I have decided to make some posts out of chronological order. I may work myself backwards, or perhaps work in random order.
First to report upon was my trip to NYC last weekend for the Pride March. As always, the march was exciting and moving, and set me to introspection and pondering the history of gay rights as I know it, from the 70s onward. Amazing progress on the one hand, still a lot more work to do on the other.
I marched with the NYC LGBT Center as is my usual. It's a fun group to march with and I had connections to the Center when I lived in NY, so it's just logical for me to join them. I had an invite to march with the City Council contingency, but since the Center has a float with peppy dance music, and the City Council is politicians marching, I passed.
Speaking of politicians... When we arrived at 7th Avenue and Christopher Street, our float proceeded to cross the intersection, but just as we marchers were to cross the road we were halted by the cops. I figured it was to let the 7th Avenue traffic pass--which they do intermittently during the march. But the traffic didn't move either. Then I noticed the mayor was in the middle of the street talking with reporters. That explains that! I managed to get up reasonably close to the action and had a very good view of Mayor DeBlasio. After a few minutes, 2 large black vans made an approach from nearby and out of one of them stepped Hillary Clinton! I couldn't believe it! Happy, happy. It made my day. I was about 4 people removed from her. She walked a few blocks with the mayor, shaking the hands of onlookers, then got back in the van and they were gone.
It was beautiful weather last Sunday, the roaring crowds rose to the occasion and showered us with many decibels of cheer. Tremendous fun. Pictures after the story.
I went to work Monday, and half the day Tuesday, leaving the office around 11:45 am to drive to my lesson. Yes, I took the car--knowing full well that my mechanic didn't sound terribly keen when I told him I was thinking of driving it down to the city a few months ago. Never mind, I wanted the flexibility since my teacher moved just north of the city last month and having the car would make getting there very convenient on my way out of the city. His new house is also readily reached by Metro North; just a 30 minute ride, I believe. I will be getting to know that Metro North line well, I am sure. "How can I be so sure?", you may ask. Because this:
That's right! I broke down. Just north of Hartford, CT on my way back home, in one of the suburbs. Sigh. Alternator died--although I did not know that was the problem when it occurred. Having just passed Hartford, the battery light and the brake light came on the dash. Troublesome, worrying. I went some miles hoping they'd go out, and lo and behold they did! Big relief. I decided then to get off the highway to get some lunch and let the car rest figuring it must have been just a glitch. Not knowing the mechanics of cars very well, I did not know what it meant when the car was sluggish to start after lunch, and I proceeded back to the highway. The lights came back on and other indicators joined them: ABS, Check Oil, etc. The speedometer started to go crazy, bouncing all around. It was intermittently sprinkling outside and when I flicked the windshield wipers, they barely crawled back and forth. I knew it was time to leave the highway again, and off I went in search of a garage. The car's condition was deteriorating quickly now and I was afraid it was going to completely malfunction. I reached a stop light with a separate lane for right turns and when I entered there the light was red. The car's idling was weak so I put it in Park to idle. That was the end of it. It was locked in Park and it would not release itself. A few moments later the engine conked out, keys stuck in the ignition. The car was dead.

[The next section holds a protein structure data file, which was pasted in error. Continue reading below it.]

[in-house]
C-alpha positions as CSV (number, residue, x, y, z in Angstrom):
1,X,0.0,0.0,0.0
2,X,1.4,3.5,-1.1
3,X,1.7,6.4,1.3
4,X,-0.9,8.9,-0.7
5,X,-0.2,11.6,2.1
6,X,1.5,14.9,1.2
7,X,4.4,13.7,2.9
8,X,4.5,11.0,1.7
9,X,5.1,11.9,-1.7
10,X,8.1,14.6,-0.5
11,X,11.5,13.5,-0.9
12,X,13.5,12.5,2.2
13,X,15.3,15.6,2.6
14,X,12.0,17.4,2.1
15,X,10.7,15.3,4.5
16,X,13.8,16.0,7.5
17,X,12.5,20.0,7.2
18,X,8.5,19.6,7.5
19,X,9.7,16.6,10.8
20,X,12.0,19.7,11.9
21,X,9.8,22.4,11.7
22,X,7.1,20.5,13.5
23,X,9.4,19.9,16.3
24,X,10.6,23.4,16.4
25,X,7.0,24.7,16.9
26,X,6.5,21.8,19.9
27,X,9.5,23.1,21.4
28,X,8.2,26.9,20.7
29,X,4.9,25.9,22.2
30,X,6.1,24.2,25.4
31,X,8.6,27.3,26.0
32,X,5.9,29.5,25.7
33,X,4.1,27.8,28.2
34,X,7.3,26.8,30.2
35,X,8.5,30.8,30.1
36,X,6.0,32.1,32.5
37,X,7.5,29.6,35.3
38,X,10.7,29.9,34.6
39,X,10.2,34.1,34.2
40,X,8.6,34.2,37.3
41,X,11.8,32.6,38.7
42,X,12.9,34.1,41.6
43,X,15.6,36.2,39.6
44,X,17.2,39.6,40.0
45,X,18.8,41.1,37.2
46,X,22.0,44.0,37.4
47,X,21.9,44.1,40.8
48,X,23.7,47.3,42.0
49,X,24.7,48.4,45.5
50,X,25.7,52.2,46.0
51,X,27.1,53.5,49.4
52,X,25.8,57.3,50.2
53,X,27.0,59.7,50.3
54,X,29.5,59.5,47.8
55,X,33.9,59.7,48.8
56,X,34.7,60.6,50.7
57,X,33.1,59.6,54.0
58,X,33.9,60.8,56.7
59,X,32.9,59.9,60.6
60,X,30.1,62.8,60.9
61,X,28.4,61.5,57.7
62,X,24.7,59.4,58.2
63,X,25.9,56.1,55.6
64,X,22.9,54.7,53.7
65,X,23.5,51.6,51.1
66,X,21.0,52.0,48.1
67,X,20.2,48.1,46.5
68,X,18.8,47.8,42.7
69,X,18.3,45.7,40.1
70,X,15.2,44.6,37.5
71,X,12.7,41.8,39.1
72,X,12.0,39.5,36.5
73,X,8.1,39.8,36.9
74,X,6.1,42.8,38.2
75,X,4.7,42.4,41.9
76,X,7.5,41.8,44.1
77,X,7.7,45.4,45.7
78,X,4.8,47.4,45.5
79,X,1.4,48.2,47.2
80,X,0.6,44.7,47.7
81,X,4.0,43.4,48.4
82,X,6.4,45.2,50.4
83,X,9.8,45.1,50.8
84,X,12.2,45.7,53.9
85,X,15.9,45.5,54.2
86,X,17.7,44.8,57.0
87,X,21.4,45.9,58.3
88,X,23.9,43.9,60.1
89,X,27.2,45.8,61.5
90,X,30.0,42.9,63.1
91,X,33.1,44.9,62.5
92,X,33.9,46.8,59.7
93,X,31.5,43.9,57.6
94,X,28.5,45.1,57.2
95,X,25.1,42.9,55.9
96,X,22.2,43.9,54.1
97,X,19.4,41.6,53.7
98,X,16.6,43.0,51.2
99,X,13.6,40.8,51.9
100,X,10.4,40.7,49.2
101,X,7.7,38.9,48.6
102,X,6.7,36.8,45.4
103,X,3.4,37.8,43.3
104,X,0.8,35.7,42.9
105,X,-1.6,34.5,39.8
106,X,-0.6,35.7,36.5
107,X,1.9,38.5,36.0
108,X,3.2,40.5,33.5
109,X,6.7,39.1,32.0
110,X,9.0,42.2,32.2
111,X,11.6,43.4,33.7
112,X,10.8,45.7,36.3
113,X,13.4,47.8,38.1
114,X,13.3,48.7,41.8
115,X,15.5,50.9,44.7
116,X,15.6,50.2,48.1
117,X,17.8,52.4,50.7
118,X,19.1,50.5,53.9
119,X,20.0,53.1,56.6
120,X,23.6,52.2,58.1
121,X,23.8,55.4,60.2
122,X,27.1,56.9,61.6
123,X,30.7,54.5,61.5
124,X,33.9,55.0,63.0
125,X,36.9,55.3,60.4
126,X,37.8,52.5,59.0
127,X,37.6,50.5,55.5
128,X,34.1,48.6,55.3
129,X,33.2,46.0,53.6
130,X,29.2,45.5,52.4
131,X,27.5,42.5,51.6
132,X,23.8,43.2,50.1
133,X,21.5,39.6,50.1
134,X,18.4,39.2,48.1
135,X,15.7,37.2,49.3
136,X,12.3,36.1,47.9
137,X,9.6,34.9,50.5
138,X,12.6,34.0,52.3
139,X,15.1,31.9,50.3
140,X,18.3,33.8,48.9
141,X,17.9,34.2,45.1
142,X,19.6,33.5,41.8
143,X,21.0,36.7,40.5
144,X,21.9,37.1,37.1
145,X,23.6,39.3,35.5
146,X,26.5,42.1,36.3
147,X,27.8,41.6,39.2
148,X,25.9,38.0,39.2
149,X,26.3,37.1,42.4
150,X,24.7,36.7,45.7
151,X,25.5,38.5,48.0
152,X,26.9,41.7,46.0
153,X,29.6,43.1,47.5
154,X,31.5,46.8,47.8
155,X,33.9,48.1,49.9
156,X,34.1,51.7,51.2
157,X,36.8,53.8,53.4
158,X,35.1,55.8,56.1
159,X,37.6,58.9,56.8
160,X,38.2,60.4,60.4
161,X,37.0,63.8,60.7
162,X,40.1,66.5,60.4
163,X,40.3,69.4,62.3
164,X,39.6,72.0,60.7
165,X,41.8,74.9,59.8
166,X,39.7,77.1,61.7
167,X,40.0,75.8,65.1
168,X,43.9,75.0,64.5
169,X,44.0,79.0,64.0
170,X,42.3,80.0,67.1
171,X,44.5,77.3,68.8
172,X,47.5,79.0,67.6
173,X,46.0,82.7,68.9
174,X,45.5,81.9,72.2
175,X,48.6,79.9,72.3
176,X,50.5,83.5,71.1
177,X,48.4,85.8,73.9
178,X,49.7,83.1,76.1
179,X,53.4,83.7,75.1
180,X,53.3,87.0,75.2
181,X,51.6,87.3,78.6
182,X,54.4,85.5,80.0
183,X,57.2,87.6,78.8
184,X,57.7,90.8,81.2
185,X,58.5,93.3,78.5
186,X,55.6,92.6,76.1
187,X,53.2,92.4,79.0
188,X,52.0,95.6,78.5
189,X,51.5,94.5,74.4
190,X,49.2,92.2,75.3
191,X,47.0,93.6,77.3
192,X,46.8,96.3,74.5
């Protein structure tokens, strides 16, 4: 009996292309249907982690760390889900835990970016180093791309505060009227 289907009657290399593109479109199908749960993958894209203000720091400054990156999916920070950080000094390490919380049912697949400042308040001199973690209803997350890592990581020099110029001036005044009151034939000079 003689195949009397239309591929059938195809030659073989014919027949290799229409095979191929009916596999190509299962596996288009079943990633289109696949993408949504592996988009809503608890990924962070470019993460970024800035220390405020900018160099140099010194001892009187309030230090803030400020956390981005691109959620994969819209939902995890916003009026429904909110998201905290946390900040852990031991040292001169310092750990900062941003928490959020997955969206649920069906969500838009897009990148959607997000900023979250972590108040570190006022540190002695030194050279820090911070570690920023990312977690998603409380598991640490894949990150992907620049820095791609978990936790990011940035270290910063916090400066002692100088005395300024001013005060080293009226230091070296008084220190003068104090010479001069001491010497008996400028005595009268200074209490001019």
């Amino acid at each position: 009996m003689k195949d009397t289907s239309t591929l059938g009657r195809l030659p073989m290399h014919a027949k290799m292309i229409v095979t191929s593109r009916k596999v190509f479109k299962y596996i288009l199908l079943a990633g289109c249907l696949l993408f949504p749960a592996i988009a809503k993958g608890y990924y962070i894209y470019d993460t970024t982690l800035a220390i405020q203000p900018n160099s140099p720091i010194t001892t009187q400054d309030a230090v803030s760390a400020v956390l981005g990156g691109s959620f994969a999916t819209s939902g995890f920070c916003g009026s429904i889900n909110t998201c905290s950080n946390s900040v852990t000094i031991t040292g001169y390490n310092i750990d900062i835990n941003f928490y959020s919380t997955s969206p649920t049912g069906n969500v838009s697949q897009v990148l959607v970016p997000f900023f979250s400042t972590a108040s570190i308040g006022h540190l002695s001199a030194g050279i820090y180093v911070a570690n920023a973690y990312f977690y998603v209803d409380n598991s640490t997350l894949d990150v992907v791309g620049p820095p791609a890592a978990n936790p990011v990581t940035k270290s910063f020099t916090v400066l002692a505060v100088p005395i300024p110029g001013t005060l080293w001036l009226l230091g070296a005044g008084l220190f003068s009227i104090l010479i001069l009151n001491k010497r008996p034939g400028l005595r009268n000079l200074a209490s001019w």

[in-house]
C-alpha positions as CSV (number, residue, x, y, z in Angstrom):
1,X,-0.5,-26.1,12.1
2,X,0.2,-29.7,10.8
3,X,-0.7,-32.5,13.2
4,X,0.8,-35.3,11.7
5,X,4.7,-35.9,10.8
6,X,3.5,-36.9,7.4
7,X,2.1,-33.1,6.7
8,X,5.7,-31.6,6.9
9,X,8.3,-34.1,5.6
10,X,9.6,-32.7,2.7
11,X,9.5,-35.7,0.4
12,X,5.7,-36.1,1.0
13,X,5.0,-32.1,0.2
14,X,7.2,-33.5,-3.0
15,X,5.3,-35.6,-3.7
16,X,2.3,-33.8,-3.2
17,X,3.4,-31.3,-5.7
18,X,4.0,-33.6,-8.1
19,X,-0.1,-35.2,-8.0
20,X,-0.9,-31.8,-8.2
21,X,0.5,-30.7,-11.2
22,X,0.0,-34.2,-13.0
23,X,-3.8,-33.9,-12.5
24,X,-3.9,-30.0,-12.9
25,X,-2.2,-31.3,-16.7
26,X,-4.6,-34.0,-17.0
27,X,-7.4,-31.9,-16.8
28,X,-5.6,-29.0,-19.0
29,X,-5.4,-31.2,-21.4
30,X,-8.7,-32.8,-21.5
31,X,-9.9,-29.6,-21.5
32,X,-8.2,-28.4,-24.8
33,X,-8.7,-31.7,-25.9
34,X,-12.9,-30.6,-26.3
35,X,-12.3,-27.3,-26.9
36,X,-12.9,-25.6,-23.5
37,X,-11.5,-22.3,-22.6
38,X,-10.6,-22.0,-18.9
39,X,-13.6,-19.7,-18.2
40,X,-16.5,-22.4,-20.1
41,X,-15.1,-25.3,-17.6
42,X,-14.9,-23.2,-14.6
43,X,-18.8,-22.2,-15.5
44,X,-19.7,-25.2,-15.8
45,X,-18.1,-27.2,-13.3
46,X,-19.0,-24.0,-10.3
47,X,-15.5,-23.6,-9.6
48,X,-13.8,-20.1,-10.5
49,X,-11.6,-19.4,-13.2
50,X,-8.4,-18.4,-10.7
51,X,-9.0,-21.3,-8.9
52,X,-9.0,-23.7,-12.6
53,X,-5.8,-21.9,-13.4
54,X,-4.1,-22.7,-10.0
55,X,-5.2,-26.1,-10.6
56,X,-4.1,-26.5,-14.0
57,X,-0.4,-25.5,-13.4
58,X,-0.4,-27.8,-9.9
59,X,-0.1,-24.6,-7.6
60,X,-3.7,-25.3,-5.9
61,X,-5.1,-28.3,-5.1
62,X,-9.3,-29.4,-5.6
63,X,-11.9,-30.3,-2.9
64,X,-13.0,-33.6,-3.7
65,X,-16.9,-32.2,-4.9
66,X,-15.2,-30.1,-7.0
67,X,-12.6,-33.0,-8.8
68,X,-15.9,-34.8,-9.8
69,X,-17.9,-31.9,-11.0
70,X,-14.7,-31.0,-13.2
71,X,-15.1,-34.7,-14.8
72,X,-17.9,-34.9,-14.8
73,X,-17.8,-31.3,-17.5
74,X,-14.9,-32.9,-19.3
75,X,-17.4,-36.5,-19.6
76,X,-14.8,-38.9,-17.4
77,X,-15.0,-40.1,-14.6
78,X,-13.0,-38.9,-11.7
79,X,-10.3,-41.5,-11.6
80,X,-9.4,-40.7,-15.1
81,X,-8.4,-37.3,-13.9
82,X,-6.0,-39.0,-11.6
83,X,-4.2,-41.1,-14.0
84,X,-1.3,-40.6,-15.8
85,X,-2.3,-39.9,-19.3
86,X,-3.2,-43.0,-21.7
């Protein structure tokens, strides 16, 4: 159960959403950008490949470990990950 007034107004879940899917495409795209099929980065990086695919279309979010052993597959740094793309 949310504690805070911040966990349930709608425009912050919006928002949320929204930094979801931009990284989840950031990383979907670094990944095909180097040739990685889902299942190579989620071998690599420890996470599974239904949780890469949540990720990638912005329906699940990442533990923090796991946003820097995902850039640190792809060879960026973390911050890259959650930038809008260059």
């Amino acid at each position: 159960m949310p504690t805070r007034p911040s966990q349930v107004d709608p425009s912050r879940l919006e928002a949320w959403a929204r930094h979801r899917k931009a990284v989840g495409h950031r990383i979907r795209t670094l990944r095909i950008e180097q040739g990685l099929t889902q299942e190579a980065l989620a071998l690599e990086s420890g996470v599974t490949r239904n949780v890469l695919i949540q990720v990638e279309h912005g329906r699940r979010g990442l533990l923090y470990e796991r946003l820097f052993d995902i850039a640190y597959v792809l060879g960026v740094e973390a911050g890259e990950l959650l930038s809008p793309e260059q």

Thankfully, I have AAA and they arranged a tow truck to come over. It took an hour for them to show up, so I spent some time directing traffic around my poor little car stuck at the intersection. It was almost 5 o'clock and I felt almost certain it would be difficult to find a garage at that hour, and I didn't want to spend the night in a hotel and pay some unknown mechanics to do who-knows-what for who-knows-how-much money. So I decided to have it towed home to my house. My AAA plan pays for the first 100 miles of towing and that left me to pay for 77 miles at the AAA price. It could have been worse. I think I felt worse for the tow truck driver who had to drive me 3 hours home and then 3 hours back! I tipped him well, and we shared some delightful conversation.
I've always wanted to know what it would be like to break down away from home. Now I know. Life is to be filled with experiences, and now I have a new story to tell. :) It was heartening to see more than a handful of people stop their cars and ask if I was OK at that intersection. Boosts one's faith in humanity.
Next morning I had to call a local towing company to piggy back my sick little car to the mechanic's (this one not covered by AAA, drat!), but it was all fixed by late afternoon. Just needed the alternator replaced. Apparently, I had been driving some distance on battery power alone and when it conked out was when the battery was finally drained of all!
Pictures from the Pride March (Yes, a few of the pictures are a little cheeky, but I couldn't resist them! :) ):